Lawmakers seek solutions to improve opioid addiction recovery


SALT LAKE CITY — Mindy Vincent knows exactly how difficult it is to help opioid addicts recover without adequate resources.

(Trent Nelson/The Salt Lake Tribune via AP)
Lawmakers are looking at additional measures to curb opioid abuse and improve treatment. (Trent Nelson/The Salt Lake Tribune via AP)

“We have to stop demanding people in their undesirable behaviors before we are willing to help them,” Vincent said, a member of the Utah Harm Reduction Coalition. “If people won’t try for abstinence, then we don’t help them — instead we kick them out of treatment, and these people die.”

At at recent legislative hearing, Vincent encouraged more support for medication-assisted therapy.

“If people are ready to make some kind of movement, our hands are very tight with helping them because of the lack of access to medication-assisted therapy,” she said.

Members of the Legislature’s Health and Human Services Interim Committee discussed opioid misuse treatment options on May 17. The goal is to keep offenders out of jail and the courts. Such discussion of the issue could lead to the introduction of bills during the 2019 session.

A report provided to the committee shows that the drug poisoning death rate in Utah has increased 110 percent within 15 years and is ranked fourth in the nation. On average, there are 82.2 to 95 opioid prescriptions per 100 adults in the state of Utah and 7,000 opioid prescriptions filled every day, and Utah is ranked the ninth highest nationally for all drug overdoses.

Brent Kelsey, spokesman for the Utah Division of Substance Abuse and Mental Health, said lawmakers’ responsibility is to help improve clients’ health and ensure former drug users have a safe and drug-free environment to live in during their recovery.

“Our goal is to not just achieve abstinence or to reduce recidivism (the rate at which abusers become addicted or return to the judicial system again),” Kelsey said. “It’s to help people find a meaningful life in their community.”

Kelsey said there is a lack of government funding for recovery support services. The current budget is around $7 million and helps 27 percent of drug abusers be eligible for Medicaid. With an increase in funding, 84 percent would qualify for Medicaid, he said.

Opioid misuse is now more prevalent than alcohol abuse because of the lack of access for treatment, according to Kelsey.

The committee focused on two main questions for a panel of three presenters: Vincent, Kelsey and Kristina Swickard of the Salt Lake Legal Defender Association.

Rep. Raymond P. Ward, R-Bountiful, asked presenters for clarification on what prevention looks like.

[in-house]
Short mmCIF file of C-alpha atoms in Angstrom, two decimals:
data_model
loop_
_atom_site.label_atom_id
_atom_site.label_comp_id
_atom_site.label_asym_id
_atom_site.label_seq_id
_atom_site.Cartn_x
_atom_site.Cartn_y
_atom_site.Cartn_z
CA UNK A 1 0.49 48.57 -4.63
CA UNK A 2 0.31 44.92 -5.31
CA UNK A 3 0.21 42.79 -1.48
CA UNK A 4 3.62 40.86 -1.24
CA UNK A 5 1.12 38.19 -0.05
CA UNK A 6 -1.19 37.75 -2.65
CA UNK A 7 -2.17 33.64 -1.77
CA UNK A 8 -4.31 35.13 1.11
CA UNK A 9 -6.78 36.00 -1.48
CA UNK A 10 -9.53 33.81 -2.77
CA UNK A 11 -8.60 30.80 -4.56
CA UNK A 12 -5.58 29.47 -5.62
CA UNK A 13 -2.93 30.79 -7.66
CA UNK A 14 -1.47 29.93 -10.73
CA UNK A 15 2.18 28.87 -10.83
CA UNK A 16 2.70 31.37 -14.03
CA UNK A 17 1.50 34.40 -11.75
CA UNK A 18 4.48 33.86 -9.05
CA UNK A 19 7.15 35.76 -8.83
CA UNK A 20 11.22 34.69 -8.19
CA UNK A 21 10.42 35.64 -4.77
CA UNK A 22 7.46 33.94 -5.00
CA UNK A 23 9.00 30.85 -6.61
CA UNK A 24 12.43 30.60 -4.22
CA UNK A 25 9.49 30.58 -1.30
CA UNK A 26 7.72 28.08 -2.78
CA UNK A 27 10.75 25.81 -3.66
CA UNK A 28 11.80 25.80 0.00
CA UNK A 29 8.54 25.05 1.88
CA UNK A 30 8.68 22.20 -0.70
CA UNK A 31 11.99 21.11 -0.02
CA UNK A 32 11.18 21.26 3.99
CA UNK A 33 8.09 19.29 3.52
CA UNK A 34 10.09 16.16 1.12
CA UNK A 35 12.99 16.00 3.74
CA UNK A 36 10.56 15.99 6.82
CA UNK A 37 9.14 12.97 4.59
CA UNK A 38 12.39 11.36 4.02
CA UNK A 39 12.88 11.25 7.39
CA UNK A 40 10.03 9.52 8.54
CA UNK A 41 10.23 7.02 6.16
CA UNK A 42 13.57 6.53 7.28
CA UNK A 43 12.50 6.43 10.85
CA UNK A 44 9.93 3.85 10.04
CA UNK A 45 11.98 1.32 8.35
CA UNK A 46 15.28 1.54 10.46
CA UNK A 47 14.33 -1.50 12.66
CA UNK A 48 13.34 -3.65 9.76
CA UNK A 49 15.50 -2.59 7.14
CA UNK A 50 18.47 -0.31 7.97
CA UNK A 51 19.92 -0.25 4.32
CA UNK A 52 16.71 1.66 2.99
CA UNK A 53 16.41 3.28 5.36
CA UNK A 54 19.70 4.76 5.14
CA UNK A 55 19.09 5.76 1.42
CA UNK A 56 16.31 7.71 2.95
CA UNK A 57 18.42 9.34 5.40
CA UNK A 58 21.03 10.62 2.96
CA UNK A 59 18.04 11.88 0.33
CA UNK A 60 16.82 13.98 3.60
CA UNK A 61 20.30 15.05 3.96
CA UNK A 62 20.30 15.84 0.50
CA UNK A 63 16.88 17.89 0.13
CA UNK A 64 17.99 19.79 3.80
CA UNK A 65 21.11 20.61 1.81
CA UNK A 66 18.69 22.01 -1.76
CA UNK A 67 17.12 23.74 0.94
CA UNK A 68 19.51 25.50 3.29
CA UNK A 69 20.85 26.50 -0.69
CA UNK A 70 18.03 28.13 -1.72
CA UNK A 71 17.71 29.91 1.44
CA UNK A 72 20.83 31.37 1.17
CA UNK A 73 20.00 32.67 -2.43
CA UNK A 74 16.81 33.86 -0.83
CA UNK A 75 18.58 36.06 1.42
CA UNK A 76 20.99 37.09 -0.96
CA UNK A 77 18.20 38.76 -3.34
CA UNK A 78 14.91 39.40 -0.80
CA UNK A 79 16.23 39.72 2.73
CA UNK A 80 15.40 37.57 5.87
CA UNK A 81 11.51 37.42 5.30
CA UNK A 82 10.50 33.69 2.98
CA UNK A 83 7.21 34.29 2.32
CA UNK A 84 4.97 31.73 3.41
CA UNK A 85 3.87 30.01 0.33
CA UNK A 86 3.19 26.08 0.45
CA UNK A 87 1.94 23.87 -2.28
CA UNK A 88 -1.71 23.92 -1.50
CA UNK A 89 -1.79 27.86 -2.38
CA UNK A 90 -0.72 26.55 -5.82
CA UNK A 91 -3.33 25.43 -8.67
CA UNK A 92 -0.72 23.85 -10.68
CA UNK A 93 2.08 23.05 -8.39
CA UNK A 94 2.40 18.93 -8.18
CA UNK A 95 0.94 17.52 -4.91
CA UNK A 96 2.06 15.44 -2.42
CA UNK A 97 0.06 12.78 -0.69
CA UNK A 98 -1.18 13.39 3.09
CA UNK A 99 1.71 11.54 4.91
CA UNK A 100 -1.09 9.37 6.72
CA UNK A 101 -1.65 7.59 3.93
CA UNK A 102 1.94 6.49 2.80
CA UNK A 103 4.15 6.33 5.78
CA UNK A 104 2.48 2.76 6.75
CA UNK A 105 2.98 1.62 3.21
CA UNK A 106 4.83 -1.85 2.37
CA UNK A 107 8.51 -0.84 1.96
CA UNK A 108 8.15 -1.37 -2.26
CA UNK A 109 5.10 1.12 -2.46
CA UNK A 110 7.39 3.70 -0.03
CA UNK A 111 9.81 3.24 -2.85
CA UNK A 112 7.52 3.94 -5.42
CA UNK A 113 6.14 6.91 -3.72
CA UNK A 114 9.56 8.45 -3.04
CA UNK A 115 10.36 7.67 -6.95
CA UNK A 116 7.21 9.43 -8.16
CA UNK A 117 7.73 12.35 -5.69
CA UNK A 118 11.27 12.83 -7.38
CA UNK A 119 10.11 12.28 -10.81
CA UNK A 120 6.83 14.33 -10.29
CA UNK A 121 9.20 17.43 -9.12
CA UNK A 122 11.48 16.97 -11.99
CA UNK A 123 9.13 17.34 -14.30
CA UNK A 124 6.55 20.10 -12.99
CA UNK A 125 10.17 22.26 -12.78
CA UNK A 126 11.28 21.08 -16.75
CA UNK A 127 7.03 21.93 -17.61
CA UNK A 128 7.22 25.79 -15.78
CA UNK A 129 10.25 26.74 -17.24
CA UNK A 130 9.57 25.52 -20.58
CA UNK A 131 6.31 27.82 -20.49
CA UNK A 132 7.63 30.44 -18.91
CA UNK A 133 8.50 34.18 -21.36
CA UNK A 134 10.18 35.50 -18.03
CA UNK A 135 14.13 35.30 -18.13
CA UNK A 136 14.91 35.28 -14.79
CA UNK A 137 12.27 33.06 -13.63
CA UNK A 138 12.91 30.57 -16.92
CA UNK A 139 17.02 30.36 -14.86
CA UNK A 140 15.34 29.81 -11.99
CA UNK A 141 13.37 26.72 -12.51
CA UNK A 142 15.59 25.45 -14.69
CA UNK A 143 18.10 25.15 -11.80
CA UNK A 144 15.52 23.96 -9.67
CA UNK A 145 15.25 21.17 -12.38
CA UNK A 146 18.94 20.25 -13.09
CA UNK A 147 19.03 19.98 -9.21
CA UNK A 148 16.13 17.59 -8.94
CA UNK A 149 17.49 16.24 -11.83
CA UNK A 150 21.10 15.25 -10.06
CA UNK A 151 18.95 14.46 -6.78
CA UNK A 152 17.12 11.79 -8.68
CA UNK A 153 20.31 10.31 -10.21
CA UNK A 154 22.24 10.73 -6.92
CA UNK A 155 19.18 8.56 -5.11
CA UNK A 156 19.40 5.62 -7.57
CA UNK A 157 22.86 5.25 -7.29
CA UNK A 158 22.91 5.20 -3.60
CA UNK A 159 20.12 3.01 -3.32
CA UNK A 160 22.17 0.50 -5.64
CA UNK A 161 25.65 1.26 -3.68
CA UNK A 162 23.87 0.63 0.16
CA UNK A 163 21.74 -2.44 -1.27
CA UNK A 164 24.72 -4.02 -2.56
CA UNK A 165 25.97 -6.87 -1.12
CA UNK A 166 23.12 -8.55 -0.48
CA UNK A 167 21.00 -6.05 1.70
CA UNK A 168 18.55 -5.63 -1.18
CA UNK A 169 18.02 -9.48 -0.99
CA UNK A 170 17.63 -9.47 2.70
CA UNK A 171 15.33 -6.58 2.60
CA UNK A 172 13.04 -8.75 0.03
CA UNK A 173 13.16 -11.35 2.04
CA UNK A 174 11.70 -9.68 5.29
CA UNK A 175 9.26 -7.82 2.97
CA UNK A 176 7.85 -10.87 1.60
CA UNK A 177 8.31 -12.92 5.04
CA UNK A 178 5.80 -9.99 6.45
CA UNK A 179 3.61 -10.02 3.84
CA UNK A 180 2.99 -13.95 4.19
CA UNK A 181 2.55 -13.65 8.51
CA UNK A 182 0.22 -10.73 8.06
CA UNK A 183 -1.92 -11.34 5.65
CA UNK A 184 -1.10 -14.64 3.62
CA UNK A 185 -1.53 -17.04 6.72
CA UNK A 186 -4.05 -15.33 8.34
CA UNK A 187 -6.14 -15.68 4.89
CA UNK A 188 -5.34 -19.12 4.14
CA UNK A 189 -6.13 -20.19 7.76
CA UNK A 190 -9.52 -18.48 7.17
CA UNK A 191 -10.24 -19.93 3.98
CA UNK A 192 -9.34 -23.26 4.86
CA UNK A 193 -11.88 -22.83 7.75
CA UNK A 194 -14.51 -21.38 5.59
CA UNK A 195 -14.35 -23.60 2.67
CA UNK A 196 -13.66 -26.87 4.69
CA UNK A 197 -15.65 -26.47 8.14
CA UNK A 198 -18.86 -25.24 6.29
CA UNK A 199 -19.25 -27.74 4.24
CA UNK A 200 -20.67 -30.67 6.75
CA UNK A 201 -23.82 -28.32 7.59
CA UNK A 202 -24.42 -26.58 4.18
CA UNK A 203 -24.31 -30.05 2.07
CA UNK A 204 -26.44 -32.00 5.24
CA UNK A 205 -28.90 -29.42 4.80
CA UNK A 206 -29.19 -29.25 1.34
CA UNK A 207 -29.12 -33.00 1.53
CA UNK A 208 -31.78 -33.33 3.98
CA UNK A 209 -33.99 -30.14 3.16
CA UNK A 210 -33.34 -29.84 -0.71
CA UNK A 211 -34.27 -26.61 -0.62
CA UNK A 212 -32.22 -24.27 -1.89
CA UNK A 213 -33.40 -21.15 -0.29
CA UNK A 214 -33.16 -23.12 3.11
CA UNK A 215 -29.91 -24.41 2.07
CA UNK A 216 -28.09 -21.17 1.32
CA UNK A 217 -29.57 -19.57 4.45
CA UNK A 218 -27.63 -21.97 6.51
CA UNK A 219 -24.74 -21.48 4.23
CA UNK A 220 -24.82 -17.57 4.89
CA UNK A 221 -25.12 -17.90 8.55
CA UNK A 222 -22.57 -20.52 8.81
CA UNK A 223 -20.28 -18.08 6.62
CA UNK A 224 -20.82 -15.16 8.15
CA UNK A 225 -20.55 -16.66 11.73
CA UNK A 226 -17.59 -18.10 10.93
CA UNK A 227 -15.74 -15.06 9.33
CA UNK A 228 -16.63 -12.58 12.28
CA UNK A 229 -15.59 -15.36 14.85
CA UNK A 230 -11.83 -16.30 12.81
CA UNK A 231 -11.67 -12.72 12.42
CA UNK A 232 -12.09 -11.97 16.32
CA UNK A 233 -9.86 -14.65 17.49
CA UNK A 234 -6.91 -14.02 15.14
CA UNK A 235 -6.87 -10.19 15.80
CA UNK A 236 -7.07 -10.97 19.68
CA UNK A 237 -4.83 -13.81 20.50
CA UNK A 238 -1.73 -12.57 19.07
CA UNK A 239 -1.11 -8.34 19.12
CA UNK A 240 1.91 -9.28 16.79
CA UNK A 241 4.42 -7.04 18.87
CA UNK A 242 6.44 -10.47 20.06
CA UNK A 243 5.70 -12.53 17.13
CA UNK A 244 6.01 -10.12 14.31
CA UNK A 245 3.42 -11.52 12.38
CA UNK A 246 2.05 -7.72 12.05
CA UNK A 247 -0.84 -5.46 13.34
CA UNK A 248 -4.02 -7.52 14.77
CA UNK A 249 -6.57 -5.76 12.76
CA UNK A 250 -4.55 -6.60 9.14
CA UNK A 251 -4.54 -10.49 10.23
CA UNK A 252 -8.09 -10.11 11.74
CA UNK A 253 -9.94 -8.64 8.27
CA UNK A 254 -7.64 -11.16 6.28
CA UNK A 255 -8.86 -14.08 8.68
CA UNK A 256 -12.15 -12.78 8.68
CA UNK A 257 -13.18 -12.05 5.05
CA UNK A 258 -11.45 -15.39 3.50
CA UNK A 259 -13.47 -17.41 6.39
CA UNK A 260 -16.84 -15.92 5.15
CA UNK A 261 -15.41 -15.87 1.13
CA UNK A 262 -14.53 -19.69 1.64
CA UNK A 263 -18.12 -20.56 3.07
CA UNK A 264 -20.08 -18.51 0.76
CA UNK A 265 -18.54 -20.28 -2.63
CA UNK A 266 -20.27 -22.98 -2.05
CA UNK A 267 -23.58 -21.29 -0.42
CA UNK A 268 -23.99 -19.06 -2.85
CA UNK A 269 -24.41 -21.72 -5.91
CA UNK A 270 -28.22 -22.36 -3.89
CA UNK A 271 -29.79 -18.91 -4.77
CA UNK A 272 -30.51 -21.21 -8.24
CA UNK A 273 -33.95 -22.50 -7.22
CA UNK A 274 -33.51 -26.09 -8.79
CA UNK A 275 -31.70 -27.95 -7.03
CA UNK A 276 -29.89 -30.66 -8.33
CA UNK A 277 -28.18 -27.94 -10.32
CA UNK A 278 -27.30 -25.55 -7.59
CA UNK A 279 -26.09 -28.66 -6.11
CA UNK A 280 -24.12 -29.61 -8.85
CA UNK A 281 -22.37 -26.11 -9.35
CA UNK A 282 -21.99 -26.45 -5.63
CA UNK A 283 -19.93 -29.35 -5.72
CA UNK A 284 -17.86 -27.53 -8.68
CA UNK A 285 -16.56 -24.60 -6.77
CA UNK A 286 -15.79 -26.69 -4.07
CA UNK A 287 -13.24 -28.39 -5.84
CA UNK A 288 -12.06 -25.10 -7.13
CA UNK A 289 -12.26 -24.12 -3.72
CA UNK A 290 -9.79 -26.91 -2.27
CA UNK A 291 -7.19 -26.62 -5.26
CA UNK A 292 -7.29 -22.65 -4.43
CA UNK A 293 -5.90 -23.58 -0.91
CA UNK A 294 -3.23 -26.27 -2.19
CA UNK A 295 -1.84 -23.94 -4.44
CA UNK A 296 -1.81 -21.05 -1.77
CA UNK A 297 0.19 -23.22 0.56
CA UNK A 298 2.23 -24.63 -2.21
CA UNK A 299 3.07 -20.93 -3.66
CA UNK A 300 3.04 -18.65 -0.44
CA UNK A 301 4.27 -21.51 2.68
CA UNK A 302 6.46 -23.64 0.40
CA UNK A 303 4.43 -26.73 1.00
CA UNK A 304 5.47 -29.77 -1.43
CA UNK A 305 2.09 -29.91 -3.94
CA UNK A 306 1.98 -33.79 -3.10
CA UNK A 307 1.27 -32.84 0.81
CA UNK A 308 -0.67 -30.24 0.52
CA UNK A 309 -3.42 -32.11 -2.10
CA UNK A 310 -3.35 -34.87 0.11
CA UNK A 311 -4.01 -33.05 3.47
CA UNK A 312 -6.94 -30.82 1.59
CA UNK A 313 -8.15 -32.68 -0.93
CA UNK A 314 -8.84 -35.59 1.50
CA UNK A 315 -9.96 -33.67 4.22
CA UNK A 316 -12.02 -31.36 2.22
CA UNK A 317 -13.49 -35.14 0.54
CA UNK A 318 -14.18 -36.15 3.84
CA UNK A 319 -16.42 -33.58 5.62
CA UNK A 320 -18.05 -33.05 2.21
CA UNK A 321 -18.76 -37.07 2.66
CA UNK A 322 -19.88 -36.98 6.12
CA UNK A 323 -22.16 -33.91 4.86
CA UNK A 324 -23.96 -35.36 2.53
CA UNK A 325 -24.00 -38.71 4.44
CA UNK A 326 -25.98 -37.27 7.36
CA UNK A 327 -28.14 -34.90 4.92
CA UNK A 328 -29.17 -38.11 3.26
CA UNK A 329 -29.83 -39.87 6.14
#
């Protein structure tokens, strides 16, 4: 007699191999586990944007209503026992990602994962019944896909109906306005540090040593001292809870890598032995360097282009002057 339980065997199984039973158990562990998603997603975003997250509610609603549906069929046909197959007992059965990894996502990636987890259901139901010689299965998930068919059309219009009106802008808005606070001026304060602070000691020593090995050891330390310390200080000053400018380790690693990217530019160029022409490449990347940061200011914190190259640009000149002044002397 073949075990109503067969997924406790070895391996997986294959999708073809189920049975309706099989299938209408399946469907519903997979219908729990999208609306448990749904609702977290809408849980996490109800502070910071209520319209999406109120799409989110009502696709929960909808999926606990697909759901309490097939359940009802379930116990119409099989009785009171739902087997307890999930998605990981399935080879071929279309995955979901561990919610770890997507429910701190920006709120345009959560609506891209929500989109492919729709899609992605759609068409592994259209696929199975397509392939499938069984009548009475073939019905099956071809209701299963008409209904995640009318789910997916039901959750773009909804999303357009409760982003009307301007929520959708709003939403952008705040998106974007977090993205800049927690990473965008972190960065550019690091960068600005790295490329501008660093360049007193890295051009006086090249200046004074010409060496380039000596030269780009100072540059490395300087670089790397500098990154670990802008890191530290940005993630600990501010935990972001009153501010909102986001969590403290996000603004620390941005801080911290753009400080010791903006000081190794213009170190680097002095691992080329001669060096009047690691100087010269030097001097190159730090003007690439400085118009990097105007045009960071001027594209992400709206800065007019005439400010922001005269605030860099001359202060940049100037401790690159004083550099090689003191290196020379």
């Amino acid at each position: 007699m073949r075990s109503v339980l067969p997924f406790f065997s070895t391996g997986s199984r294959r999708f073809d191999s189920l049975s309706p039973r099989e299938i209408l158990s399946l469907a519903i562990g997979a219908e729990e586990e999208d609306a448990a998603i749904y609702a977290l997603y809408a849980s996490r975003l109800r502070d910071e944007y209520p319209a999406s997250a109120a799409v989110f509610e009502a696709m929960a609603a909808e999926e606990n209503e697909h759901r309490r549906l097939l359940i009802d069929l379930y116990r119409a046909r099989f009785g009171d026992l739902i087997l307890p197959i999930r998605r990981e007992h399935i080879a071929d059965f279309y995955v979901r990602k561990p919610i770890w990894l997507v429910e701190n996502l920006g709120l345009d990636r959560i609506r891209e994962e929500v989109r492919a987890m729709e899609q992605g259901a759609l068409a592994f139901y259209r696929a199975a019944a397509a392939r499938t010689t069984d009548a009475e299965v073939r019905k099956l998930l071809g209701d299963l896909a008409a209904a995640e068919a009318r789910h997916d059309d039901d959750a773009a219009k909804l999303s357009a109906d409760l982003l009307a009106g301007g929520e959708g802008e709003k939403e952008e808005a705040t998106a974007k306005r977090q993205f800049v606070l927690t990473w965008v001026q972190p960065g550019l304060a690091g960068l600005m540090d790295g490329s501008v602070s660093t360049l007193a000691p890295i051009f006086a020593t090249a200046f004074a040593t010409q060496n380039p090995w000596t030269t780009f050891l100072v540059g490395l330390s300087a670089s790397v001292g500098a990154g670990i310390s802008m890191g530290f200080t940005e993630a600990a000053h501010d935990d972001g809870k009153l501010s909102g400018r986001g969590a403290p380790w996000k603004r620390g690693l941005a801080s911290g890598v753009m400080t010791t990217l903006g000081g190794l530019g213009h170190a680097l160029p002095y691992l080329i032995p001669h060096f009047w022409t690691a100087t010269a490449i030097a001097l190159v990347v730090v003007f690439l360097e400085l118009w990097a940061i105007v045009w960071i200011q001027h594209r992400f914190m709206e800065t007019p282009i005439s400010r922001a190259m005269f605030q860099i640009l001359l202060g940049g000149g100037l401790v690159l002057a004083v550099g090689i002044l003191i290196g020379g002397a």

Kelsey offered a five-step process created by the Substance Abuse and Mental Health Services Administration called the “Strategic Prevention Framework.” Through coaching, the administration invites communities to use this process to develop effective prevention strategies. It works with health departments to look at data to help develop risk and protective factor profiles for individual communities.

“Prevention has to be driven locally,” Kelsey said.

Rep. Kelly B. Miles, R-Ogden, discussed what constitutes “effective treatment.” Vincent said that there is not a “one-size-fits-all” treatment, and with each practice using different treatments, the administration can find which center would be best for each patient based on his or her needs.

Miles said he worries more funding to the treatment programs would not make a change. He said that unless there is better communication between lawmakers and treatment services, it is impossible to see the results from the funding and providing treatment just for the sake of providing treatment won’t work if abusers are not getting better.

“This is not going to be a simple solution because this is not a simple problem,” Rep. Edward H. Redd, R-Logan, said. “There won’t be dramatic improvement unless we put a lot of effort into it.”

Vincent defended increased treatment funding and said accurate data on successful treatments cannot be provided because it is measured through abstinence. She said clients have limited access to specific treatment programs because of the lack of funding.

“I think it’s very important that we leave all avenues open and allow people to move along the stages of change how they need to, to get to where they want to go,” Vincent said. “Not where I want them to go, not where the Legislature wants them to go, where they want to go.”

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